Jackson on attack as Gunnell exits in tears

Mike Rowbottom on the saddening saga of Britain's world champions

Sally Gunnell made a tearful withdrawal from what was to be her first British appearance this season, in Sheffield yesterday, thereby casting doubt upon her hopes of making any kind of appearance in next month's World Championships.

Gunnell, who announced last weekend that an Achilles tendon injury would prevent her defending her 400 metres hurdles title in Gothenburg, broke down and cried during a television interview as she described how a thigh injury had forced her to pull out of the 400m flat race.

"I first felt a pain behind my thigh last Thursday in training," she said. "I felt it go again while I was warming up, and I decided not to risk it. I will run again in Germany on Friday and Saturday - I still want to run the relay in Gothenburg."

Tony Ward, the British Athletic Federation spokesman, said: "There are no qualifying standards Sally has to meet. All she has got to do is show us she is OK between now and the opening of the championships." Before she can do that, however, Gunnell must hope for a swift recovery.

While one British world champion was tearful, another - Colin Jackson - was angry yesterday as he accused the BAF of effectively forcing him out of the World Championships. Jackson, who has ruled out defending his 110m hurdles title because of an injury to his adductor muscle, blamed the federation's selection policy for his decision. Had he not been obliged to prove his competitive fitness in Sheffield, he said, he would not have had to go through the strenuous training session on Friday, during which he aggravated his injury.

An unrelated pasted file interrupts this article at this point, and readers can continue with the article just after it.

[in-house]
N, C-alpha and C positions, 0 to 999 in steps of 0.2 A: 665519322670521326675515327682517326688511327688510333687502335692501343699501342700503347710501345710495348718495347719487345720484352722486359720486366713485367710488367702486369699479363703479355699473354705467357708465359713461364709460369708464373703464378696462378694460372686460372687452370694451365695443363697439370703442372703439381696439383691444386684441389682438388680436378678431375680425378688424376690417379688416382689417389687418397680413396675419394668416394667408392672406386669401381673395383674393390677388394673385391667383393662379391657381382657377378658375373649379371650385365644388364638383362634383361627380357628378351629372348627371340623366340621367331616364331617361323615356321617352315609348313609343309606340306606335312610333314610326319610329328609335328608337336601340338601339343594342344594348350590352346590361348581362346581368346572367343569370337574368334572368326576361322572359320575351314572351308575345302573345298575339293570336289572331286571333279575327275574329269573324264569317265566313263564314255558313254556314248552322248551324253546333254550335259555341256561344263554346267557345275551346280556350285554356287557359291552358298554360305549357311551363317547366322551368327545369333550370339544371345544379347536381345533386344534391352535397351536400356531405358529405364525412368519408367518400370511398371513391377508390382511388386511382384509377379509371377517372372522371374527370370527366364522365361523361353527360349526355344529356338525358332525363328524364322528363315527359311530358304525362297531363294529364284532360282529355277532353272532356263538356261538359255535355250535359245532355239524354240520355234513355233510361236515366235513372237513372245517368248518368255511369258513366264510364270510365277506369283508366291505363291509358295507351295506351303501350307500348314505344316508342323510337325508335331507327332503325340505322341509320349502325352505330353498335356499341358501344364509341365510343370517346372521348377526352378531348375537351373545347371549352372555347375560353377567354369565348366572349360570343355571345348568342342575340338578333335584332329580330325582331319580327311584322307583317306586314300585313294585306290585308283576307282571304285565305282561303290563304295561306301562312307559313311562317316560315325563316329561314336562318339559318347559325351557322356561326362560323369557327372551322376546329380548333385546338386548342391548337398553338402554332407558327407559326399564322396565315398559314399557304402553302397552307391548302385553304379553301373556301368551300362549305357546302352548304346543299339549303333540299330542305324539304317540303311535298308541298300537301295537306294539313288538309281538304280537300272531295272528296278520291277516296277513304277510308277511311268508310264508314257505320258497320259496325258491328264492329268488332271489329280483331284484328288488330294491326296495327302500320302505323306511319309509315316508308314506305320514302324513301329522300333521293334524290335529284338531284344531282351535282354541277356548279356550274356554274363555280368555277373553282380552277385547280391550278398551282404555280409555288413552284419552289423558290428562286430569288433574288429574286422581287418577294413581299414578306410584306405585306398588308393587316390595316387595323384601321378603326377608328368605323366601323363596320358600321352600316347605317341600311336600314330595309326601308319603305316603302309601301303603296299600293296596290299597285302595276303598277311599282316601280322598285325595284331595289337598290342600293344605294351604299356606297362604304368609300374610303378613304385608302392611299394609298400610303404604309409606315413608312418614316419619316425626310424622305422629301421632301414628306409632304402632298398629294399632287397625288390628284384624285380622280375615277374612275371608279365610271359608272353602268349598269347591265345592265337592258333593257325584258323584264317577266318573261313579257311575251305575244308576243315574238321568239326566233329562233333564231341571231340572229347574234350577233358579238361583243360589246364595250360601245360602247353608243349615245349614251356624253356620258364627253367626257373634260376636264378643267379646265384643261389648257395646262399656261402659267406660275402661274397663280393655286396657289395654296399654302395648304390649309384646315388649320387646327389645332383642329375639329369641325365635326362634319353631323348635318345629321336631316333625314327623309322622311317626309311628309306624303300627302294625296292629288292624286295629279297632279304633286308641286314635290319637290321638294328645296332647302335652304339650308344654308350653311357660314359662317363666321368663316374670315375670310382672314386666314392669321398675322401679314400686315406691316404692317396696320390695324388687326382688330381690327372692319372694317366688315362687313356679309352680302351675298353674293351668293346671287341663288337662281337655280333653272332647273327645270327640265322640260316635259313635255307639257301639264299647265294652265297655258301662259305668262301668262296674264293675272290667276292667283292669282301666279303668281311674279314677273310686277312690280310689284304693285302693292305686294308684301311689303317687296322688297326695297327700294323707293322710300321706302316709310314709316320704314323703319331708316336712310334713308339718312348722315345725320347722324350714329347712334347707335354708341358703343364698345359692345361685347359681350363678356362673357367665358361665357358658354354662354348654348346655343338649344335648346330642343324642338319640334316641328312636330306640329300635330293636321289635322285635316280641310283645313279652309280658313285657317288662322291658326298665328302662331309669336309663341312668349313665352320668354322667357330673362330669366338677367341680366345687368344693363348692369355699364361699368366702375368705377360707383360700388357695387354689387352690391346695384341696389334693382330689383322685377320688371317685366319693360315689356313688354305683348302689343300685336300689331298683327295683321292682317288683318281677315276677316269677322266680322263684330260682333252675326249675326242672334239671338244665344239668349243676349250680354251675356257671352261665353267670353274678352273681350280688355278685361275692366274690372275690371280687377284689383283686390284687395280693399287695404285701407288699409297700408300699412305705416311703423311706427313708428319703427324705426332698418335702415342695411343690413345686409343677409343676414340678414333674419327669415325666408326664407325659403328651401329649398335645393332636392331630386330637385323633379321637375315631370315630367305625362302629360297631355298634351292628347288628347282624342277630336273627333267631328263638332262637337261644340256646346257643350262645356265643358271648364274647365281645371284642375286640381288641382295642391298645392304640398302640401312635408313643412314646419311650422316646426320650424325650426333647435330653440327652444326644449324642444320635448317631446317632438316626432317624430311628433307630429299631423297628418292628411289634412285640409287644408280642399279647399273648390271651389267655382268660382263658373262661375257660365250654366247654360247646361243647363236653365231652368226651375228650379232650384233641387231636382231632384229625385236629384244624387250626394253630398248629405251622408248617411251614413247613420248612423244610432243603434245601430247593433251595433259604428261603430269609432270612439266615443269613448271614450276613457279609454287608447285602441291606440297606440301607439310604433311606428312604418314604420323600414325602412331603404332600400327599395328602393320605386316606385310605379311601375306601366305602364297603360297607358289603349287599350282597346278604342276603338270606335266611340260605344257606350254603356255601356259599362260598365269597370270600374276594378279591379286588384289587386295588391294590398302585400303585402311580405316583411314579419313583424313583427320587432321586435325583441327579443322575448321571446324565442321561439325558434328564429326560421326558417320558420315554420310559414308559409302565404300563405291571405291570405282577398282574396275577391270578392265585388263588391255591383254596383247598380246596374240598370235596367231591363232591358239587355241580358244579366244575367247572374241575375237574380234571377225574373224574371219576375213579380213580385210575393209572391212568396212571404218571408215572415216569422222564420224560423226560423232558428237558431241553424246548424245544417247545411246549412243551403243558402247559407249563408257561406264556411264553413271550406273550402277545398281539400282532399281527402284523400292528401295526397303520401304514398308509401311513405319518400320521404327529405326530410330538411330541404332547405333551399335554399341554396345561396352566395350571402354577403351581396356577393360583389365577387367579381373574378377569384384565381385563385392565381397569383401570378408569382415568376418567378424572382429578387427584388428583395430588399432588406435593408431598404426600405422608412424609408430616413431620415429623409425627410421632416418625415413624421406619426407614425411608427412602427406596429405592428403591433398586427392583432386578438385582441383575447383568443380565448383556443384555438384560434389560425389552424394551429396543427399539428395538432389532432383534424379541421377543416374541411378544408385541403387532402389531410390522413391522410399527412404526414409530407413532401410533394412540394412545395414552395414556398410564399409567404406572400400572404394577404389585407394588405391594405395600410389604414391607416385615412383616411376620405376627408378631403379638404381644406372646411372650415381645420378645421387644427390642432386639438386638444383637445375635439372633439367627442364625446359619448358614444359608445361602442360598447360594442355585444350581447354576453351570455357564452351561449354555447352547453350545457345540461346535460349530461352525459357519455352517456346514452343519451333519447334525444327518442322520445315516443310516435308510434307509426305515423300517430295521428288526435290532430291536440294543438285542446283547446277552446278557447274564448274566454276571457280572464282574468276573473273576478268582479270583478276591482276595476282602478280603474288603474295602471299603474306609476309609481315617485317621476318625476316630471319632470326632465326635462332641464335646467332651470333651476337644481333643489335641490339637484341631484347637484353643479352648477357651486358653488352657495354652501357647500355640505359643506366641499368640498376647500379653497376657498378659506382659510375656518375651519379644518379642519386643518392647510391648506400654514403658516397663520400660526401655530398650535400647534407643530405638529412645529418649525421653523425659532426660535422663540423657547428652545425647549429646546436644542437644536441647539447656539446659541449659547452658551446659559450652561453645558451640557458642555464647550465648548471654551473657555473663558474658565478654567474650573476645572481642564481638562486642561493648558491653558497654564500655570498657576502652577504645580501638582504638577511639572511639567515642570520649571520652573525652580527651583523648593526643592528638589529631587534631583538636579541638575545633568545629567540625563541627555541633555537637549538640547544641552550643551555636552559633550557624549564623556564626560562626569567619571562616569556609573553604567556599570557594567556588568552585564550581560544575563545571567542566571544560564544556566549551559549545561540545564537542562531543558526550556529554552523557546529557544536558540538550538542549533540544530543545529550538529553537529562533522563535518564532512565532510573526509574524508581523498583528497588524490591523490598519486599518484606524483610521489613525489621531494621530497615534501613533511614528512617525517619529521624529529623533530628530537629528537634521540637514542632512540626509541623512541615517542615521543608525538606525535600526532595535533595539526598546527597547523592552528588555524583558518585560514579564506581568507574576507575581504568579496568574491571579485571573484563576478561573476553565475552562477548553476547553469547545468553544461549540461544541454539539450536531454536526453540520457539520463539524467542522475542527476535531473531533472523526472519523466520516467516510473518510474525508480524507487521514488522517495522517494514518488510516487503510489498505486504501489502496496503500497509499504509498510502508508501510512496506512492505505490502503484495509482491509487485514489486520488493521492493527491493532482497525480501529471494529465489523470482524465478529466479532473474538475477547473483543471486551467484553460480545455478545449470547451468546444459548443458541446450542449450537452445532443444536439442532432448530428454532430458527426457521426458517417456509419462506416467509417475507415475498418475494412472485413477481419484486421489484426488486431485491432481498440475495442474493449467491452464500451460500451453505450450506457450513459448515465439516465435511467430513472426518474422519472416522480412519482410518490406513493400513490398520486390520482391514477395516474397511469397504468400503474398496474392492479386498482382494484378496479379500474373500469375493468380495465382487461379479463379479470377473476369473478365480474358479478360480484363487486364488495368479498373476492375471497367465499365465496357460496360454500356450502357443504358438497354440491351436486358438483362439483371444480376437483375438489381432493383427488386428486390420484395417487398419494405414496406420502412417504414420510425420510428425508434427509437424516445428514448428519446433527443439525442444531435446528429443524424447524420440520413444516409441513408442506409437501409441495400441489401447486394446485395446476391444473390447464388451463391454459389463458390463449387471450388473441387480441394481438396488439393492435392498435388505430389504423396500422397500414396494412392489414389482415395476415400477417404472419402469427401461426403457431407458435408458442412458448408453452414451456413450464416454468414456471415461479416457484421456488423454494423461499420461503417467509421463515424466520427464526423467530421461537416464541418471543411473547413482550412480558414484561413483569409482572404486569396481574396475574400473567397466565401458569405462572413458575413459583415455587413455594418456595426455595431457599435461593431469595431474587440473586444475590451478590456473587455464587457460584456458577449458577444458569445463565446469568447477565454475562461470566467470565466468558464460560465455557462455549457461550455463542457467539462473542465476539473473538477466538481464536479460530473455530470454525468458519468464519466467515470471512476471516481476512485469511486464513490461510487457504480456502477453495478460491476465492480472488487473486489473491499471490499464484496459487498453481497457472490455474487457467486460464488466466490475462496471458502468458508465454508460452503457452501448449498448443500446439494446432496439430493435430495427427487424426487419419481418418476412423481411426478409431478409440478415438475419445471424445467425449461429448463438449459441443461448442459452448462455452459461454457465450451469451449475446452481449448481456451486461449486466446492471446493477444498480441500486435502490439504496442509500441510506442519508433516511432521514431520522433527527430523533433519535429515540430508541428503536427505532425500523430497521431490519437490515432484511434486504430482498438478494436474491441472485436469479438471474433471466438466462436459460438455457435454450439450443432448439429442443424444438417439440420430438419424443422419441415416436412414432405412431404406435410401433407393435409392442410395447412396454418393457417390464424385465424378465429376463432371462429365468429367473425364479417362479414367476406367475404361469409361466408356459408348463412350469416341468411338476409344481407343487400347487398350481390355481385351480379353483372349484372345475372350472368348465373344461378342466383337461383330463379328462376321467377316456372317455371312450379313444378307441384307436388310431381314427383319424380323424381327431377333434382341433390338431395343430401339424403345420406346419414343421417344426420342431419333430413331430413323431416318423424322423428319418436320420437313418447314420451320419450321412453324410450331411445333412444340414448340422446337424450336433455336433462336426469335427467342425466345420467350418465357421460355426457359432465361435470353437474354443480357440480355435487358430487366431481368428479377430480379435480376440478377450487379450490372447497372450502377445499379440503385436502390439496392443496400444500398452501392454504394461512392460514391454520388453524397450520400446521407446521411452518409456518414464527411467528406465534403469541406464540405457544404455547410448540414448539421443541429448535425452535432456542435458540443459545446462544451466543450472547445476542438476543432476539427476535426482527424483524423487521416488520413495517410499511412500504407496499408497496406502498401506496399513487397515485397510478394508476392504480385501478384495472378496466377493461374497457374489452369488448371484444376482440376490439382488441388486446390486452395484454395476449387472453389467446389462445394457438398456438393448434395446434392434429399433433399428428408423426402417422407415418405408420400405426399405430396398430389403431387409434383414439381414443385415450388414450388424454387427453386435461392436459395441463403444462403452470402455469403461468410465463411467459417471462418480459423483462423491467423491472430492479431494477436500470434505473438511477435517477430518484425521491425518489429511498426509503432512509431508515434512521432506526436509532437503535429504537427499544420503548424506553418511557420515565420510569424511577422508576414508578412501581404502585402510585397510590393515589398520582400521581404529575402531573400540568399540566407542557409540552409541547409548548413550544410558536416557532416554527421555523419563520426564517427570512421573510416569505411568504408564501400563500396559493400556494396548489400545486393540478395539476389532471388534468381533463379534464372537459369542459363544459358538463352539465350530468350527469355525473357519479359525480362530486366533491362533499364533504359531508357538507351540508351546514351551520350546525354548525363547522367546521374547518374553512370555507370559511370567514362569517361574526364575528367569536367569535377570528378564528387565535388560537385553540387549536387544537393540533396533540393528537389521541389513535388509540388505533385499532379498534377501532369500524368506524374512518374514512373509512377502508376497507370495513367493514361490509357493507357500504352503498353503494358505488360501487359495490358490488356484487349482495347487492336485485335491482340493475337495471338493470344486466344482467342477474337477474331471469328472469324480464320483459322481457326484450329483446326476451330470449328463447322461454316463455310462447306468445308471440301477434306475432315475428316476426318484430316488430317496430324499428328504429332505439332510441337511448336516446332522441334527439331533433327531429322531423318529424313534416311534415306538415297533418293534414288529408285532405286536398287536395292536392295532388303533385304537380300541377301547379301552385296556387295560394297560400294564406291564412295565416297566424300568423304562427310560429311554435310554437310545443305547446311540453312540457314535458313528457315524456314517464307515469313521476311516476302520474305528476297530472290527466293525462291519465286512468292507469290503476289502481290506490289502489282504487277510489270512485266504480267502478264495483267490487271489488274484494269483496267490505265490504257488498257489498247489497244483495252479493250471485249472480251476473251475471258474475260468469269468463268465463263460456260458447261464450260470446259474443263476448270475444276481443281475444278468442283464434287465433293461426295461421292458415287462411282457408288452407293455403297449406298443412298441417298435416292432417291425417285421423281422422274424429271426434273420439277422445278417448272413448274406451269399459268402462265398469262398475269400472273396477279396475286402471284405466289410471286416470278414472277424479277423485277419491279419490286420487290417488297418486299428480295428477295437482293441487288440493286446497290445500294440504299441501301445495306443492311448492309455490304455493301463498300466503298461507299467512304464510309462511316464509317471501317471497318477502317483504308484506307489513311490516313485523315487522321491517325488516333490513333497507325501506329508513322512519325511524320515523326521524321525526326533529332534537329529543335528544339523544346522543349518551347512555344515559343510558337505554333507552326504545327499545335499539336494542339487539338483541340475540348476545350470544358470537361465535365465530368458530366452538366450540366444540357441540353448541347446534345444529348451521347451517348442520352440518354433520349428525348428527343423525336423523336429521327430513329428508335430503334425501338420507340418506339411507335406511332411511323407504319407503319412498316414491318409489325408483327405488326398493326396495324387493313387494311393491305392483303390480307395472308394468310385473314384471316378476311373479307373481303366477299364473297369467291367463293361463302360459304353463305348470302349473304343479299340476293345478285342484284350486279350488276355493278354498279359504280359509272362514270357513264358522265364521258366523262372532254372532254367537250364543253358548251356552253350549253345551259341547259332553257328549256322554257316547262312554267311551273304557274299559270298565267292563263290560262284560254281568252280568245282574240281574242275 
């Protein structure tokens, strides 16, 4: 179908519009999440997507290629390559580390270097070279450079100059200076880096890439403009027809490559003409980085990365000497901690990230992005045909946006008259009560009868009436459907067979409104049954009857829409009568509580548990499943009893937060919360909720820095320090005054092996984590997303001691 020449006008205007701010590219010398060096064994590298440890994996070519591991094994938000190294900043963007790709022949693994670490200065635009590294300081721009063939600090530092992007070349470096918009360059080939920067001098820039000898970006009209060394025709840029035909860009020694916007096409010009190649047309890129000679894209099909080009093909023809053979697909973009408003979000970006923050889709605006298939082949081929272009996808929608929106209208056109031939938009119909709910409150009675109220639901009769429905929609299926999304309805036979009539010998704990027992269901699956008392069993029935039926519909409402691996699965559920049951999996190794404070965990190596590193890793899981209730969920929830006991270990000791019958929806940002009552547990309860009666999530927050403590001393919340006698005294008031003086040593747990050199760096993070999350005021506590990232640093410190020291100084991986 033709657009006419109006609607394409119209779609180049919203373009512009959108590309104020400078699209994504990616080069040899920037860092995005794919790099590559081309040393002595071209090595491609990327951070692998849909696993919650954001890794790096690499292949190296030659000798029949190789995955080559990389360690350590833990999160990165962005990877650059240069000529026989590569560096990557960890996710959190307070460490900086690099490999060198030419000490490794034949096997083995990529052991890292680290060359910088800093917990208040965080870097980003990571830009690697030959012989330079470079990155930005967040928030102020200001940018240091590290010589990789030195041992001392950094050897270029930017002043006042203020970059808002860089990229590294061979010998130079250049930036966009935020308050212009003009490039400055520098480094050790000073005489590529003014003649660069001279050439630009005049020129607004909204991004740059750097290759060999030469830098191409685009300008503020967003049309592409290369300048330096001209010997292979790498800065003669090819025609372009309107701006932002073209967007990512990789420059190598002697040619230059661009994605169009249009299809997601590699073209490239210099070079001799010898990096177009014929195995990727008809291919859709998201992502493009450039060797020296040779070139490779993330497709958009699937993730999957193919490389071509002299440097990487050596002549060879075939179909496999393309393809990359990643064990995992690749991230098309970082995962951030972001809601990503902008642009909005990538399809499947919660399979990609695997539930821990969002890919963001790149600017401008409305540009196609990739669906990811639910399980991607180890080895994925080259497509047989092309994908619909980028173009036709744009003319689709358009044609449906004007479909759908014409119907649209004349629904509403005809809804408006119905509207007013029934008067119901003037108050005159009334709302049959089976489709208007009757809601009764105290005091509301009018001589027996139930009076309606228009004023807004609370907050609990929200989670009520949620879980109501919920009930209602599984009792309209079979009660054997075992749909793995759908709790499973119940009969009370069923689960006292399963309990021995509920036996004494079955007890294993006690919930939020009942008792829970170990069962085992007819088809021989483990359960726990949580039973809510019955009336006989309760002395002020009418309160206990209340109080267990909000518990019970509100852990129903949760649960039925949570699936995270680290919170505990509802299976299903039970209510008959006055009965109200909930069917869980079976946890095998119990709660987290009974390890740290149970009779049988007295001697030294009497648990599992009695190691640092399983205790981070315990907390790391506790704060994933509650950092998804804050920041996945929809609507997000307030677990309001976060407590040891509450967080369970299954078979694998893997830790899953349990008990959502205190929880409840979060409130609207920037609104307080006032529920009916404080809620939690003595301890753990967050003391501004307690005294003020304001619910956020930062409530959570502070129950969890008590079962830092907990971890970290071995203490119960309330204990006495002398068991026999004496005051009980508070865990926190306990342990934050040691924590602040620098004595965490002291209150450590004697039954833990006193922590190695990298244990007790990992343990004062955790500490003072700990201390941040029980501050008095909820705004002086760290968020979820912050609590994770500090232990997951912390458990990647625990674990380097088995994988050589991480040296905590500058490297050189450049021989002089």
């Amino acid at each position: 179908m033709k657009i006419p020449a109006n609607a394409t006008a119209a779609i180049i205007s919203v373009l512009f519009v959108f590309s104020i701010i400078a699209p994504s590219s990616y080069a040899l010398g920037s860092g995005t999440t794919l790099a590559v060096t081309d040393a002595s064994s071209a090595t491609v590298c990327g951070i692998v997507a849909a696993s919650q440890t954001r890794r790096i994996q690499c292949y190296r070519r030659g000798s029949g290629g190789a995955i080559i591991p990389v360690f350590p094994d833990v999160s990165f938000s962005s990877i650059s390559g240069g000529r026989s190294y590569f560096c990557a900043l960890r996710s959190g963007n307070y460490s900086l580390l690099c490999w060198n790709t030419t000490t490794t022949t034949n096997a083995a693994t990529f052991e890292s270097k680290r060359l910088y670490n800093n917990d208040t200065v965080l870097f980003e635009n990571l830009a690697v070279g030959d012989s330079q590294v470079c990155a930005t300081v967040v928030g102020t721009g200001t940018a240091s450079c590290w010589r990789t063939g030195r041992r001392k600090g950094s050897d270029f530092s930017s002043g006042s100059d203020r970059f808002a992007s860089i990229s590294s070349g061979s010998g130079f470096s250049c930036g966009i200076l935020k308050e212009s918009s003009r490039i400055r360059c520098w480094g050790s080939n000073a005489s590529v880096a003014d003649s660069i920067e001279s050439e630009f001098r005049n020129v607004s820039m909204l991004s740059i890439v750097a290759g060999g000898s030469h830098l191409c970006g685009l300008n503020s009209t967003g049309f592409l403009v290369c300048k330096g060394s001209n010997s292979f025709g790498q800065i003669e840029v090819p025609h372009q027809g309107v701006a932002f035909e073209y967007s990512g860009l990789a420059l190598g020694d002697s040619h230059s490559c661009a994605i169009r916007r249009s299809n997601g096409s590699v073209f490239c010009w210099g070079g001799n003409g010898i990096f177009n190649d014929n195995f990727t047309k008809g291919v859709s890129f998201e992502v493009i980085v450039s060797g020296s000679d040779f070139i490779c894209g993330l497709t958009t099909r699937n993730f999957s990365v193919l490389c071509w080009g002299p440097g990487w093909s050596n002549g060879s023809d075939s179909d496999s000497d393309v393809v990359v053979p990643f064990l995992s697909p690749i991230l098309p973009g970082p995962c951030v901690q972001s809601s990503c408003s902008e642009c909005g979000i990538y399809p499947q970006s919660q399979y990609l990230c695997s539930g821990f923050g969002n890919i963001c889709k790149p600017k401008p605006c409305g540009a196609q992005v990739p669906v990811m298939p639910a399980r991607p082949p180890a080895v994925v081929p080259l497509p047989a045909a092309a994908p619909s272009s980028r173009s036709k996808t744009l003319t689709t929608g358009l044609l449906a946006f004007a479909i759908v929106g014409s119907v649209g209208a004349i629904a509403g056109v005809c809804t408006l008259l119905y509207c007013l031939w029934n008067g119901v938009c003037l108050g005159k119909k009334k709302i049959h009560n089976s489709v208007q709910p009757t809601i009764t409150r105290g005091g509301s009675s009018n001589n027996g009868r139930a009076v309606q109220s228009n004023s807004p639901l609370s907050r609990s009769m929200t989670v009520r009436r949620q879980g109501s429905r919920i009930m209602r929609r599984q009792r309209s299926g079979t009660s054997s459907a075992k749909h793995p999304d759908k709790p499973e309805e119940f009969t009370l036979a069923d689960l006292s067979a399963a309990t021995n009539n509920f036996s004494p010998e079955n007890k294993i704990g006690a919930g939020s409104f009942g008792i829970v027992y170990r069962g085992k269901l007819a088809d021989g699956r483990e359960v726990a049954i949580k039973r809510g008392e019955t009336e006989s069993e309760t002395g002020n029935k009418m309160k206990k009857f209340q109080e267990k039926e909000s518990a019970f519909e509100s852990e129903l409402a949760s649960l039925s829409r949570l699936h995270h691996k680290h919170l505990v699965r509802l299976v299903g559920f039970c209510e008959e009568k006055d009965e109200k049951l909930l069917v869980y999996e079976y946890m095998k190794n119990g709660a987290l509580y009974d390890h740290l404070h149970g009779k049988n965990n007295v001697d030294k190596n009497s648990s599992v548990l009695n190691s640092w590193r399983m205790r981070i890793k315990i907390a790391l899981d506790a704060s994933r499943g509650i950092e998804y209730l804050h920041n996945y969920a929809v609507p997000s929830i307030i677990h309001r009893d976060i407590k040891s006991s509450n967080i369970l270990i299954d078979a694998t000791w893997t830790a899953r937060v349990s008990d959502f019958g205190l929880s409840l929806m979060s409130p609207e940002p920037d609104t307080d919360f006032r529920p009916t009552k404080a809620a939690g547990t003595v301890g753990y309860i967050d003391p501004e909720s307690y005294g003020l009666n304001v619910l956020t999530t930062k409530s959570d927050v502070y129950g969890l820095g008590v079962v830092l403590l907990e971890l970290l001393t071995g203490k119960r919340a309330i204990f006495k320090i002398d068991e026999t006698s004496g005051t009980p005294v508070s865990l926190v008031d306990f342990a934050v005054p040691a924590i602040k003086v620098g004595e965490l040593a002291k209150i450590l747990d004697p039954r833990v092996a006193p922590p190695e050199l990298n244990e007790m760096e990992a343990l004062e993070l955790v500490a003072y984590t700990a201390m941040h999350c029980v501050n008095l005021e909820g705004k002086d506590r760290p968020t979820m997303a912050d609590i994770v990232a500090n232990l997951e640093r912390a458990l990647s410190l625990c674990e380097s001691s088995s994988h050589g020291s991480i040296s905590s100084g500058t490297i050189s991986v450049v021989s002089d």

"If the federation had waited, I would have been fine," he said. "As world champion and world record holder I see no reason why they had to take such a hard line."

Jackson will receive treatment in Munich this week from the specialist who treated Linford Christie last week, Dr Hans Muller-Wolfarth. But even if all the injury problems were to clear up, Jackson is adamant that he will not compete in Gothenburg. "In the circumstances my brain is dead and I could not switch it on again in time.

"It would have been a red-hot race in Gothenburg. But for the demands of the British federation I would have been there. It is a bitter pill to swallow."

Had circumstances been different, he was asked, did he think he could retain his title? The reply was emphatic: "Yes."

Have you tried new the Independent Digital Edition apps?
Caption competition
Caption competition
Latest stories from i100
Daily Quiz
Independent Dating
and  

By clicking 'Search' you
are agreeing to our
Terms of Use.

Career Services
iJobs Job Widget
iJobs General

Recruitment Genius: Key Sales Account Manager - OTE £35,000

£25000 - £35000 per annum: Recruitment Genius: Have you got a proven track rec...

Recruitment Genius: Sales Executive - OTE £40,000

£15000 - £18000 per annum: Recruitment Genius: This is a great opportunity for...

Recruitment Genius: Senior Designer / Design Director

£38000 - £48000 per annum: Recruitment Genius: This B2B content marketing agen...